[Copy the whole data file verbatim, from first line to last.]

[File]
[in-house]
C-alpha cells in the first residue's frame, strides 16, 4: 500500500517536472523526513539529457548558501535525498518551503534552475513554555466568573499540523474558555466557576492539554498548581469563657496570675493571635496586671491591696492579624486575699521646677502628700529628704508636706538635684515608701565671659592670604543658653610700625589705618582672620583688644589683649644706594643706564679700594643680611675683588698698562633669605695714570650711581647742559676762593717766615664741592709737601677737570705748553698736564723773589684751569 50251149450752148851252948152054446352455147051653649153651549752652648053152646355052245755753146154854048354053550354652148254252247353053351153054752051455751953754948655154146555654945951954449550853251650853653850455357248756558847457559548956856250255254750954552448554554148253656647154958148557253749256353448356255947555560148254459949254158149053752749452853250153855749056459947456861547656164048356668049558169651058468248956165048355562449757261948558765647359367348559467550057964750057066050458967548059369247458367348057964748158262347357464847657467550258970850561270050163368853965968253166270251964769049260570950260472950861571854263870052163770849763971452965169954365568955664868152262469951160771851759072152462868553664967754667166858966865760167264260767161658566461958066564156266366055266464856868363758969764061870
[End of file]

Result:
[in-house]
C-alpha cells in the first residue's frame, strides 16, 4: 500500500517536472523526513539529457548558501535525498518551503534552475513554555466568573499540523474558555466557576492539554498548581469563657496570675493571635496586671491591696492579624486575699521646677502628700529628704508636706538635684515608701565671659592670604543658653610700625589705618582672620583688644589683649644706594643706564679700594643680611675683588698698562633669605695714570650711581647742559676762593717766615664741592709737601677737570705748553698736564723773589684751569 50251149450752148851252948152054446352455147051653649153651549752652648053152646355052245755753146154854048354053550354652148254252247353053351153054752051455751953754948655154146555654945951954449550853251650853653850455357248756558847457559548956856250255254750954552448554554148253656647154958148557253749256353448356255947555560148254459949254158149053752749452853250153855749056459947456861547656164048356668049558169651058468248956165048355562449757261948558765647359367348559467550057964750057066050458967548059369247458367348057964748158262347357464847657467550258970850561270050163368853965968253166270251964769049260570950260472950861571854263870052163770849763971452965169954365568955664868152262469951160771851759072152462868553664967754667166858966865760167264260767161658566461958066564156266366055266464856868363758969764061870